US Dollar soars against its peers following Federal Reserve interest rate hike
21/Dec/2015 • Currency Updates•
The Federal Reserve in the US lived up to expectations last week when it raised the overnight rate by 0.25% for the first time since 2006.
The modestly hawkish communications that accompanied the move buoyed the US currency. The Dollar appears to have resumed its gradual uptrend, which it has been following over the past few weeks.
The reaction in other markets was somewhat contradictory: Treasury yields ended the week lower, as did equities, but commodities rallied somewhat and appeared to be putting in some kind of a short-term bottom around recent levels.
As we’re now entering the traditionally quiet Christmas period, we continue to expect a gradual Dollar rally into 2016 and the Euro at parity sometime in spring.
Major currencies in detail
Last week saw the release of key economic data in the UK, and the outcomes were decidedly mixed.
While inflation data came in more or less as expected, with core inflation, which strips out volatile components, edging up from 1.1% to 1.2% on the year, the labour market delivered yet another drop in the unemployment rate, to 5.2%, but lower slack is failing to show up in increased wage pressures.
In fact, ex-bonuses, weekly earnings rose just 2% annualised in the three months to October, down from the 2.4% the previous month. This is perhaps the key indicator that the Bank of England is focusing on deciding when and how fast to hike rates. The lacklustre October number makes us even more comfortable in our call that this will not happen until the third quarter of next year.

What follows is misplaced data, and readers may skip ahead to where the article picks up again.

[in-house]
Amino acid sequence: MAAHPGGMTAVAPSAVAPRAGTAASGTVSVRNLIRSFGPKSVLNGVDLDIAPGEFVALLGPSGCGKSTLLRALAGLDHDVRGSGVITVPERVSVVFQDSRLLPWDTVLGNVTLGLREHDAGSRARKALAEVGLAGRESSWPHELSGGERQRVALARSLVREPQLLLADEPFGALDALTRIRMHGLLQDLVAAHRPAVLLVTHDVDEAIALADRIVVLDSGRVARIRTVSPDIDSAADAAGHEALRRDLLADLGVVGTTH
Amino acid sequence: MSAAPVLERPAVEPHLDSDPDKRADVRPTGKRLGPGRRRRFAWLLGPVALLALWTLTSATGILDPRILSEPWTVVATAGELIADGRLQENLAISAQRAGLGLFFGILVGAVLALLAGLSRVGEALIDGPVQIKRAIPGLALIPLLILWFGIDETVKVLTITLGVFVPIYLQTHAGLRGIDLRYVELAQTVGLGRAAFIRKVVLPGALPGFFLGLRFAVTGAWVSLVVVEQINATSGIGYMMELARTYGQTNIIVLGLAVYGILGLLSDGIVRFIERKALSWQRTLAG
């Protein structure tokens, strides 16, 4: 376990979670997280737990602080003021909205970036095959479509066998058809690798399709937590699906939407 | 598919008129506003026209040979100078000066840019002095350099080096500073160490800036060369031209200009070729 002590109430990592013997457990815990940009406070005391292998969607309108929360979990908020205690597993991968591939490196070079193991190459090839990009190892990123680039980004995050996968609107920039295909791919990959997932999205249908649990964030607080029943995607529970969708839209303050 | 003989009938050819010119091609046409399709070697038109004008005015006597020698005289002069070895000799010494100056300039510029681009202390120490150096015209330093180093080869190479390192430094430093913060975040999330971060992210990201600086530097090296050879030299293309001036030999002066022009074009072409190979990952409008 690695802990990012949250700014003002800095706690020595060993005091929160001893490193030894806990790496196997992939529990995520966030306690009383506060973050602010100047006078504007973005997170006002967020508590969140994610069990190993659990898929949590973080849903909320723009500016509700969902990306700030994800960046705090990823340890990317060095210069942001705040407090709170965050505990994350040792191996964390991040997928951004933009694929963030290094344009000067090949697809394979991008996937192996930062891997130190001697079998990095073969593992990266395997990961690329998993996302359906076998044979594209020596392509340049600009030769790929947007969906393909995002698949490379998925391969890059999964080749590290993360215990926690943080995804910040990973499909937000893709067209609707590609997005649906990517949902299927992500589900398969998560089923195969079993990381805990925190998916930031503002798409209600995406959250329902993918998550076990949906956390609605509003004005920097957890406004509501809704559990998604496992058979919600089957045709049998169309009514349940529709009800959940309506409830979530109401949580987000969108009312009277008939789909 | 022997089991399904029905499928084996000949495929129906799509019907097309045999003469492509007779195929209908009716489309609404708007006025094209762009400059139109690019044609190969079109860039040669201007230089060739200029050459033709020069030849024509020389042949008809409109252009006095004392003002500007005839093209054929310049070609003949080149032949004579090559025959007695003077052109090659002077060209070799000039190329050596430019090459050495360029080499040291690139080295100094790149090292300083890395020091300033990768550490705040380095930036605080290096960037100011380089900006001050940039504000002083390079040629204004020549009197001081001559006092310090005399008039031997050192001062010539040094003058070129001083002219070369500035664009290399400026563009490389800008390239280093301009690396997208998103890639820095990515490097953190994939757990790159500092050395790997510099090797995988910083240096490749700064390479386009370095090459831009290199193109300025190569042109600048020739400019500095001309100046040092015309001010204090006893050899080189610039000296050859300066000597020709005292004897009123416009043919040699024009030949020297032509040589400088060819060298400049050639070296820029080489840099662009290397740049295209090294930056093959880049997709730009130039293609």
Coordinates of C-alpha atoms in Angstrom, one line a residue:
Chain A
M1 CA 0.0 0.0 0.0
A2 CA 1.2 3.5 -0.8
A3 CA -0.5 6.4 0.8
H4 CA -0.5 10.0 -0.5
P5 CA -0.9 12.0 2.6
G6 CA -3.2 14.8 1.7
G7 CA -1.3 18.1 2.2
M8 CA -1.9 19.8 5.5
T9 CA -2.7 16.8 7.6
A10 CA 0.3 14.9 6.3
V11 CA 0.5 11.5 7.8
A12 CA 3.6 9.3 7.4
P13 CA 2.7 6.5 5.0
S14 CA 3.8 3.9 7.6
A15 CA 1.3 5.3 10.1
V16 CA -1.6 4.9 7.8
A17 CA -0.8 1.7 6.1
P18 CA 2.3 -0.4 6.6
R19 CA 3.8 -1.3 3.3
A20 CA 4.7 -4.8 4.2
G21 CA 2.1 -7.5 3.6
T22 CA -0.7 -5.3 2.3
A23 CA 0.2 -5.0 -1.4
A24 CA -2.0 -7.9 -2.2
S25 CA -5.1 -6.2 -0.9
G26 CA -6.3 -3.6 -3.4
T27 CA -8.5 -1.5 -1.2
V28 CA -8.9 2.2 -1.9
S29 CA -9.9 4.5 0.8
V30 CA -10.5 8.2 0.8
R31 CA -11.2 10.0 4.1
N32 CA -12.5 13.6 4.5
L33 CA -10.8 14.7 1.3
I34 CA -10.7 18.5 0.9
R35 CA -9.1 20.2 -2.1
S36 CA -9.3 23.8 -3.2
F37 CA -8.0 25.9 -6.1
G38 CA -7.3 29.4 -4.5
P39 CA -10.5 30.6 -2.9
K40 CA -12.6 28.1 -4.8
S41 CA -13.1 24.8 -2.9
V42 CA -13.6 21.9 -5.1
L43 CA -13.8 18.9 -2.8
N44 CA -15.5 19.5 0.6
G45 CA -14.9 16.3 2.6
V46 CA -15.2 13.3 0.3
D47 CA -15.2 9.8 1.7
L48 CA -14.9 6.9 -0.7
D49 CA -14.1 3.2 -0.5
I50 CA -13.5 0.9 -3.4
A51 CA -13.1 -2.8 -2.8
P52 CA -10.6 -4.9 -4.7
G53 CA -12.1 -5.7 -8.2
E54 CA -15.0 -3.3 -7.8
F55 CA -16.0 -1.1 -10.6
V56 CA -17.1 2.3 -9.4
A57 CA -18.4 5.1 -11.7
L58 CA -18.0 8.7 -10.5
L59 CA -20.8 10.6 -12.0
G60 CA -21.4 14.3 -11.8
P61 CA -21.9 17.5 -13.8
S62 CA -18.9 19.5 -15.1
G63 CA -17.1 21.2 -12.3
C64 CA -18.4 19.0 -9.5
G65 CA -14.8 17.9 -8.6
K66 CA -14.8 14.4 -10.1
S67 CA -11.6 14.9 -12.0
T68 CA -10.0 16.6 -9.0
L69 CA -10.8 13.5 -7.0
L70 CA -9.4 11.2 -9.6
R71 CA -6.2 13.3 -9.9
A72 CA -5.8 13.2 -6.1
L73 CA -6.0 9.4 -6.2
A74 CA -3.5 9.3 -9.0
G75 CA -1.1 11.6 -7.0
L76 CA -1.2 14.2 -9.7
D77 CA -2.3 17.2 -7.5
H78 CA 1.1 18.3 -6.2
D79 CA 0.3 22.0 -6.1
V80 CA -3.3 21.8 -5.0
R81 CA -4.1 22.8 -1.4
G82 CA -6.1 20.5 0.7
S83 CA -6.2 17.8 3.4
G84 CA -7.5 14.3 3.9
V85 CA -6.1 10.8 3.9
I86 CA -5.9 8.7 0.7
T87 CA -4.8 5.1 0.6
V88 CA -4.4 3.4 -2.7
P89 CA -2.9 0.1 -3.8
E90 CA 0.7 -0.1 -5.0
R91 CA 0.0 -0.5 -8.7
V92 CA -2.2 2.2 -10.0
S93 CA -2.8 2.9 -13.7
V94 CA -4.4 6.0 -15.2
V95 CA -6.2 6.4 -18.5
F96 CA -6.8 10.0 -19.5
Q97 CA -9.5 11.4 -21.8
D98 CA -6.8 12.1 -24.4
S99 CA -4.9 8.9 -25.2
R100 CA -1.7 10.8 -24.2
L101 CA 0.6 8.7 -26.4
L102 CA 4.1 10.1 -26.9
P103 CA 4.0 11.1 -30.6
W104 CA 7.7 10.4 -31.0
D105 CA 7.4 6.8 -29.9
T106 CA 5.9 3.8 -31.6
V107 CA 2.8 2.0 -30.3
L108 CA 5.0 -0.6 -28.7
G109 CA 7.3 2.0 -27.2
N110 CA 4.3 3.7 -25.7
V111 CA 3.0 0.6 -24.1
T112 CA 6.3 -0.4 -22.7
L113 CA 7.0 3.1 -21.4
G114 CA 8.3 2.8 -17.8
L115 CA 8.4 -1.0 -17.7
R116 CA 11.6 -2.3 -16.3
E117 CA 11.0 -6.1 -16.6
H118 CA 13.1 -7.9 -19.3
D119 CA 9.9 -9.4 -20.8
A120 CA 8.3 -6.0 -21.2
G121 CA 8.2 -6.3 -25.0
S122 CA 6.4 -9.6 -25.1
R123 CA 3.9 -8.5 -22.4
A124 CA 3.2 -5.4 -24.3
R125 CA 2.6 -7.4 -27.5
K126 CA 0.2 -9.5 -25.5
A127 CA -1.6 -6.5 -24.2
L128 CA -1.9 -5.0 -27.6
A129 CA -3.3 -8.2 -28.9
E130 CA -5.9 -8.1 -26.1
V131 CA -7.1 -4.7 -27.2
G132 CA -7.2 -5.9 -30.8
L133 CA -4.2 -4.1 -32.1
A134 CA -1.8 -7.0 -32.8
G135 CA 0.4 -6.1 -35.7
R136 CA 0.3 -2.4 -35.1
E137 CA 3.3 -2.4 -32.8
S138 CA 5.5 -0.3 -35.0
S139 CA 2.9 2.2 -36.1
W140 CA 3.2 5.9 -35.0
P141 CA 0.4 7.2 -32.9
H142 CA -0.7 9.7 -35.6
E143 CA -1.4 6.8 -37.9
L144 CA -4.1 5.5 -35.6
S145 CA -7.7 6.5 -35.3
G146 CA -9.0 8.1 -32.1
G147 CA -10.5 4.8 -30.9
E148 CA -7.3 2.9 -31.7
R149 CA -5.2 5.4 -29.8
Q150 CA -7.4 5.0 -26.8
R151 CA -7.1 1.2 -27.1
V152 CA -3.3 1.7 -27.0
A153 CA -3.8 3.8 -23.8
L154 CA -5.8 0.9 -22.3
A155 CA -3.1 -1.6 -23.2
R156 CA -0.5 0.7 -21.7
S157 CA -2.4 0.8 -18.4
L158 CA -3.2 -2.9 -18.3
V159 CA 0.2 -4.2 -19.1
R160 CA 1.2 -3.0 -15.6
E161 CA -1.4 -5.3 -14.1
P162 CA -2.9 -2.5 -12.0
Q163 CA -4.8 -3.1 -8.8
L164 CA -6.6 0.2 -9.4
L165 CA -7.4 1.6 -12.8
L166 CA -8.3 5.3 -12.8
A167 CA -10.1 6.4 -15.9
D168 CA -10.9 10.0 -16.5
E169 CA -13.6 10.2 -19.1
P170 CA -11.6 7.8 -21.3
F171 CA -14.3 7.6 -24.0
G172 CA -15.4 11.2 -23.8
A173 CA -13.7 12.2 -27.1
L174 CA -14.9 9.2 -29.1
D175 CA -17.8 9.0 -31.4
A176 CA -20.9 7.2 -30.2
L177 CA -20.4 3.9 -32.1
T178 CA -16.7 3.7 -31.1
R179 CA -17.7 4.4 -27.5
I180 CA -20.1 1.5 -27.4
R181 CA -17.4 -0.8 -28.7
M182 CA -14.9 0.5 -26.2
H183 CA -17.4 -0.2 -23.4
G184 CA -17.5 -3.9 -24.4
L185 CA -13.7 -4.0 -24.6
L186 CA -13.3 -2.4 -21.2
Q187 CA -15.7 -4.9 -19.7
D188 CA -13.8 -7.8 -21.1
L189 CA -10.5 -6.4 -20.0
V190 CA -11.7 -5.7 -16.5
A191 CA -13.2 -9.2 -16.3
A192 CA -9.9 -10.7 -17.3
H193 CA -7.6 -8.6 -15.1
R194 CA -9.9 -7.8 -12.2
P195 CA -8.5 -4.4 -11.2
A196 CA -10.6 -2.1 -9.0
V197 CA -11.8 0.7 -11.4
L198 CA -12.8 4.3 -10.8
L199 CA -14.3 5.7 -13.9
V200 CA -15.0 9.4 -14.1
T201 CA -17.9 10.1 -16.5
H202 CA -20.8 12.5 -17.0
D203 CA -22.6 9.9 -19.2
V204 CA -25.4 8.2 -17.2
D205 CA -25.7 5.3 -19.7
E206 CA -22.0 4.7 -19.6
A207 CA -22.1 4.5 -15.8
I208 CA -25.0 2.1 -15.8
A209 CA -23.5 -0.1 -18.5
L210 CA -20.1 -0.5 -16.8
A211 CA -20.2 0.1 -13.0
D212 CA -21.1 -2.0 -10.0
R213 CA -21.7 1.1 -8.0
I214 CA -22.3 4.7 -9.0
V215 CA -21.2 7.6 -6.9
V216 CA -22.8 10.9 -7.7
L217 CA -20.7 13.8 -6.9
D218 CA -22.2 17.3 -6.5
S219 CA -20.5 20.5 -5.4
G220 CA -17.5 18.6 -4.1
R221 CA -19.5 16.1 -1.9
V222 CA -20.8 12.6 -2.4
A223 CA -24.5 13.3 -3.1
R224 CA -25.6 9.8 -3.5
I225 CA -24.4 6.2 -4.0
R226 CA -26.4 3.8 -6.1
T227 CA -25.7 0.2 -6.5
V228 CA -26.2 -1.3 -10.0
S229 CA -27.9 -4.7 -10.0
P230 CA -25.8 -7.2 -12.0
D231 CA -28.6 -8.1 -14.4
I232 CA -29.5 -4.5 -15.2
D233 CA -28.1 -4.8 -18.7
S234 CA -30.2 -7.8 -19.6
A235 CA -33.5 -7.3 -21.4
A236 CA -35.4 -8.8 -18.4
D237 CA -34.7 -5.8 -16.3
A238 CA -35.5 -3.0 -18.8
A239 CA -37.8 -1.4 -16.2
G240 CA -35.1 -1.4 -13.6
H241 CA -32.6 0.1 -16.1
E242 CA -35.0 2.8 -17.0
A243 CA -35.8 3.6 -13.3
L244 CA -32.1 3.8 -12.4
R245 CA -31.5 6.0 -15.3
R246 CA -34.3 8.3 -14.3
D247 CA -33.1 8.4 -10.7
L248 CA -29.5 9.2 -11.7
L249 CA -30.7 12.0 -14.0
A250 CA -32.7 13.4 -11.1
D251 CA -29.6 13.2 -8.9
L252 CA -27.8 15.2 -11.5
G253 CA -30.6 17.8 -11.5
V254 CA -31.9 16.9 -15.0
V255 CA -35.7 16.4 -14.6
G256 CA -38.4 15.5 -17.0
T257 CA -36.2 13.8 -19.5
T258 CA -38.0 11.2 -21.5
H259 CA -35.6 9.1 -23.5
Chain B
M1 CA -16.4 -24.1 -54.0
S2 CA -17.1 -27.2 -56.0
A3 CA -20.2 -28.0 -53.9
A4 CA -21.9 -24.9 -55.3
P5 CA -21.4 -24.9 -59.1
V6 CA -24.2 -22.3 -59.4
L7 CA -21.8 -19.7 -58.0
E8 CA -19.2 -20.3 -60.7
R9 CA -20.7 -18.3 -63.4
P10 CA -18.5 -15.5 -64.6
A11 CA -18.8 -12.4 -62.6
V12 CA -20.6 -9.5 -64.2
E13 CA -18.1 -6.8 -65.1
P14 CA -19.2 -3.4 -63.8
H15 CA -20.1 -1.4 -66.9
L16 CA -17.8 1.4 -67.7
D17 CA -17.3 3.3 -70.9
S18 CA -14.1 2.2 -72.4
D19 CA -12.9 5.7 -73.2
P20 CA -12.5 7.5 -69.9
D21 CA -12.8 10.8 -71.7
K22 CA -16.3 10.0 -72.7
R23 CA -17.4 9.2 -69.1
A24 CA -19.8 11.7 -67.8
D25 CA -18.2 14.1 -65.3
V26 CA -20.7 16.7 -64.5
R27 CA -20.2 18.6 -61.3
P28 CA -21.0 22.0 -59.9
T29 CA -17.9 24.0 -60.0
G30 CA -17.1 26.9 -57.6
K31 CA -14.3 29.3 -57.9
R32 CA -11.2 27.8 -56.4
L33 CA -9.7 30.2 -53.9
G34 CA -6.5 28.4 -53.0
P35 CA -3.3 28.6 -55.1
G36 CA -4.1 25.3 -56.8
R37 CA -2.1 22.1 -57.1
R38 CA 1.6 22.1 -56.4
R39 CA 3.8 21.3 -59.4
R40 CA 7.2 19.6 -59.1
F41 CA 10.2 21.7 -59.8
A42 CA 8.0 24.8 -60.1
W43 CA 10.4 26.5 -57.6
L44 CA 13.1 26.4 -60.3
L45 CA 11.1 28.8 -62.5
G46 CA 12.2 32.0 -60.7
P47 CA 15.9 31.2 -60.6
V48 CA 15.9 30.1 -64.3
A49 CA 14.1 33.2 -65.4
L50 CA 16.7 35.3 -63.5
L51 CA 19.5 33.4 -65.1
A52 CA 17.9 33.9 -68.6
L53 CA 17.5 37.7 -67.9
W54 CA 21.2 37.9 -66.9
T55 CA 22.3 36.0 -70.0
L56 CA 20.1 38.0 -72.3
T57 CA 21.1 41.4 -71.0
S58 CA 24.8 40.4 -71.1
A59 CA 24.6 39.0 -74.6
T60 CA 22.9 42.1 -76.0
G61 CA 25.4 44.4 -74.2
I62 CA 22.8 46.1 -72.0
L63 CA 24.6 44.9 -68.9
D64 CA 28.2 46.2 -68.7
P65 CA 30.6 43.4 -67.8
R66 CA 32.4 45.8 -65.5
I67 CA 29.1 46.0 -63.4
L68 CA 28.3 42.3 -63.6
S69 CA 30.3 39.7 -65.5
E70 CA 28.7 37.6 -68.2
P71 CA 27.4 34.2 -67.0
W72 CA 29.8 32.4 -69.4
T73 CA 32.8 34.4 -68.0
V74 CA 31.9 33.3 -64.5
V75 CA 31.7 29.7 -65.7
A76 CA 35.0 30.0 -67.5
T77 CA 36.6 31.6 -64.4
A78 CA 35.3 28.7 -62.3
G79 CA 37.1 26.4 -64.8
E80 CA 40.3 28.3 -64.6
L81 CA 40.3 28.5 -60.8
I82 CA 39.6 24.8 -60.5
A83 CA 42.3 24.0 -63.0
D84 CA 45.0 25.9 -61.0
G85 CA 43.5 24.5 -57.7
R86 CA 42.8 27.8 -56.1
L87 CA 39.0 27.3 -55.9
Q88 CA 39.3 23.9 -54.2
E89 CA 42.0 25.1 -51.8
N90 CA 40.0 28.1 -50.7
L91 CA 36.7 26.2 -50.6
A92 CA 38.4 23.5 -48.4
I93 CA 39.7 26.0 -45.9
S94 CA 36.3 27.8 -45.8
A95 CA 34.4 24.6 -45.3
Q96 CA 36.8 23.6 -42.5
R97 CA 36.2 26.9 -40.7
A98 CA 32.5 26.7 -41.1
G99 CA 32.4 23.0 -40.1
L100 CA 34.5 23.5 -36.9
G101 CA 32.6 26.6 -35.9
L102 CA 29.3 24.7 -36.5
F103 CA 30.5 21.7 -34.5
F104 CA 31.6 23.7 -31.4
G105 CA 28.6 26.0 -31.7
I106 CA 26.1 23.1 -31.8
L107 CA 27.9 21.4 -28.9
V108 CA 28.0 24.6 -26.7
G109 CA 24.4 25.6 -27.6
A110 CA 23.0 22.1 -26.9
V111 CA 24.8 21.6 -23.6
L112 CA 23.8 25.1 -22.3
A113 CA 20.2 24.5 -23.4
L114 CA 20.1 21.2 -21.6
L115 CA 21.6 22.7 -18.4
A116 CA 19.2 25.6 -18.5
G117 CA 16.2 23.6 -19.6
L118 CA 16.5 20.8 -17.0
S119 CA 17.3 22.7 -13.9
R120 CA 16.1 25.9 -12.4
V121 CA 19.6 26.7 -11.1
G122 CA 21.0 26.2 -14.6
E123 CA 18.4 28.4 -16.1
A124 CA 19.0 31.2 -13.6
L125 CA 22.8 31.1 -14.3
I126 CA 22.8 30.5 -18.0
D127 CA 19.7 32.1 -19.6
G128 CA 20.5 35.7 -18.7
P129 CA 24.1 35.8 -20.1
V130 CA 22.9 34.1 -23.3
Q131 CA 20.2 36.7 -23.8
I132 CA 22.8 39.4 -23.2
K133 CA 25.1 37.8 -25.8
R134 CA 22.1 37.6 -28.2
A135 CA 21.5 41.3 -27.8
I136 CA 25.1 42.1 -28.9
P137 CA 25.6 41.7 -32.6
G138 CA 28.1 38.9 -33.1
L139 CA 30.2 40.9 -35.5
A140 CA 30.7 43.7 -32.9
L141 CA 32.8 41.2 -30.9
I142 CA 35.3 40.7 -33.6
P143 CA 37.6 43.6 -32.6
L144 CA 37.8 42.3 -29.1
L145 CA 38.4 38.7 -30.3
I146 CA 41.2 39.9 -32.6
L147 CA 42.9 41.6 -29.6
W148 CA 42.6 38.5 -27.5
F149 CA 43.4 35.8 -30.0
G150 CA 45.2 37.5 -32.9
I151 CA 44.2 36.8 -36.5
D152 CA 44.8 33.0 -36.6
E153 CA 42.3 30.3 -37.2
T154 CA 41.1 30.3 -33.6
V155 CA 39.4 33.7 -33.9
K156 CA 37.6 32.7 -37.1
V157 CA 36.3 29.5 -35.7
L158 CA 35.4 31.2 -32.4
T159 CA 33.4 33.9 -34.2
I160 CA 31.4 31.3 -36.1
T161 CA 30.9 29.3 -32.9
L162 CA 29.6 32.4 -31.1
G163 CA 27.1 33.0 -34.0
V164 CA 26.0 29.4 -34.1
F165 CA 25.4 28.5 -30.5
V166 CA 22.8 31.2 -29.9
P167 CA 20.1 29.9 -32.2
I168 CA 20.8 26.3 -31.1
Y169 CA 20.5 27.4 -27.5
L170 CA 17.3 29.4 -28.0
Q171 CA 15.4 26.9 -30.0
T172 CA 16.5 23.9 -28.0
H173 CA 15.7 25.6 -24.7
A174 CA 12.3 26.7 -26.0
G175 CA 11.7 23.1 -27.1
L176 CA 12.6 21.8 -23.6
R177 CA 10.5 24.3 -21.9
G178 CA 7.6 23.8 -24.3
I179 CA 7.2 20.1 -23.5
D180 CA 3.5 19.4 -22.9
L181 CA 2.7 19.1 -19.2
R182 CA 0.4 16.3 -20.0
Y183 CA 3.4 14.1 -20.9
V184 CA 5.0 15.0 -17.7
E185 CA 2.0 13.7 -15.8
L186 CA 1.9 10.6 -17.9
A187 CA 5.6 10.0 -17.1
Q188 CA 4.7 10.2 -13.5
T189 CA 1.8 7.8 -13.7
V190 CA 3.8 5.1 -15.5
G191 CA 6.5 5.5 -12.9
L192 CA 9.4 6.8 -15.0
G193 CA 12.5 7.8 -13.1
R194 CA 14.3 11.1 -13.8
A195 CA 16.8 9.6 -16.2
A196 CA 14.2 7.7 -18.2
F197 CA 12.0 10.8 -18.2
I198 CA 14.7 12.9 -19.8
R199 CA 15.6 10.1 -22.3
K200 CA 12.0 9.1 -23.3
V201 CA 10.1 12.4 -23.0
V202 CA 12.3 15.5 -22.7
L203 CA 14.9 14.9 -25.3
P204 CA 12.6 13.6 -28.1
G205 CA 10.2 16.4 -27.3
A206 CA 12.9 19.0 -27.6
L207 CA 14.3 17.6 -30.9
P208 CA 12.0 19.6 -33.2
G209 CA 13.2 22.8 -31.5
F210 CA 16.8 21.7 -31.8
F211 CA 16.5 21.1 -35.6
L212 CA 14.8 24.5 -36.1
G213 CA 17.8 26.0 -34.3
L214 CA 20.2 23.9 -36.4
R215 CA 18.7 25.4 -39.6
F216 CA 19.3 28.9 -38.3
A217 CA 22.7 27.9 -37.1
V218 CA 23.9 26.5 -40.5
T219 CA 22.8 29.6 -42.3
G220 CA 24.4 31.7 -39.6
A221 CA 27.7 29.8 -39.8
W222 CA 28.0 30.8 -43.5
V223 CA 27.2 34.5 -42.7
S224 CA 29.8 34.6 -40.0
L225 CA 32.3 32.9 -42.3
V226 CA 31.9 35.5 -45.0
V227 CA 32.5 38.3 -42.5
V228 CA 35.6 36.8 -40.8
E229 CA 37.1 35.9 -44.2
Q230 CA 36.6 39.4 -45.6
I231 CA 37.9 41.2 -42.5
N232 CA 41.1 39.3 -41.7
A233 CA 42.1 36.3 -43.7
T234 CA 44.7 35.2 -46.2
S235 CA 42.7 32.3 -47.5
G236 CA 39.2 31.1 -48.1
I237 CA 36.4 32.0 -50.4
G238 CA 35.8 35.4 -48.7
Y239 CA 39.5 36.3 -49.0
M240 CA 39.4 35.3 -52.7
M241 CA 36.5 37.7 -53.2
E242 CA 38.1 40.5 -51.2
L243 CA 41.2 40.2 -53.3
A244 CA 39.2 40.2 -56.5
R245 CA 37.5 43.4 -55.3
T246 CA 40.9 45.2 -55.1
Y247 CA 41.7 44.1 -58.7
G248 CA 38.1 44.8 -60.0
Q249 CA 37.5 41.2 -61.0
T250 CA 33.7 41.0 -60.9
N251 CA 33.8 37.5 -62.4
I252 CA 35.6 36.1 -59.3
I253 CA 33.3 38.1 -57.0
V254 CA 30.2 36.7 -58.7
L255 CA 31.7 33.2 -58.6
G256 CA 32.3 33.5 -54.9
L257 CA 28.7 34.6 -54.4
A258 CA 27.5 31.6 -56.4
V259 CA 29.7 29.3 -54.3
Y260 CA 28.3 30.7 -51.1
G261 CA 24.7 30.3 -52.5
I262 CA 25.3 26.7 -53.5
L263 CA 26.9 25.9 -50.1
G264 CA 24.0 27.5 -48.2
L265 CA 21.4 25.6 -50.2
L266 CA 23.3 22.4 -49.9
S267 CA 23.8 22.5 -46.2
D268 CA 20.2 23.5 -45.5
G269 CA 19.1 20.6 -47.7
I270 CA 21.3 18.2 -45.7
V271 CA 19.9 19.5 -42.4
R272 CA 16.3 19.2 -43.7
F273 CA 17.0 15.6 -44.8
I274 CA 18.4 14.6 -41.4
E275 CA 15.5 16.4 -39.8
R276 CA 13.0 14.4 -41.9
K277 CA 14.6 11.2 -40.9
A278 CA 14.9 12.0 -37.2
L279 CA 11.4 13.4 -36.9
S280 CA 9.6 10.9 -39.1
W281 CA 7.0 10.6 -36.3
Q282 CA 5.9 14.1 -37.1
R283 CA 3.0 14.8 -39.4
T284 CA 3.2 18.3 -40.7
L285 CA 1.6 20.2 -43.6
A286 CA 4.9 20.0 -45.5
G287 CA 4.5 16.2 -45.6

A spate of macroeconomic data in the Eurozone did not shed much light on the near-term prospects for the economy, and was deservedly overshadowed by the Federal Reserve meeting across the Atlantic.
Industrial production surprised to the upside, but the previous month’s number was revised down and the net result was a wash. Core inflation remained unchanged at 0.9% on the year, while the headline number dipped below zero again. It’s likely to stay negative for quite a few months, as the crash in oil prices and commodities in general will be filtering through to consumer prices.
The European Central Bank is unlikely to let up its bond purchasing efforts, so we forecast expectations on further monetary stimulus to build up in the coming months, which will keep the Euro under steady downward pressure.
As almost universally expected, the Fed hiked rates by 0.25% last Wednesday. Overall, the US central bank went out of its way to avoid surprises but the message from the Fed’s statement, its expectations and Chair Janet Yellen’s press conference were all on balance modestly hawkish.
The key “dot plot”, with the individual FOMC members’ expectations in terms of where interest rates will be in the future, remained unchanged from September, suggesting that the Fed still expects to hike once a quarter or roughly at every other meeting. This is exactly in line with our expectations but faster than the market is pricing in. Also, the vote was unanimous – no voters called to keep rates unchanged, which means that there will be limited opposition to further hikes as long as the US labour market maintains its current pace of job creation.
Overall, the decision, statement and forecasts were supportive of our expectations for the further gradual appreciation of the Dollar against all major currencies.
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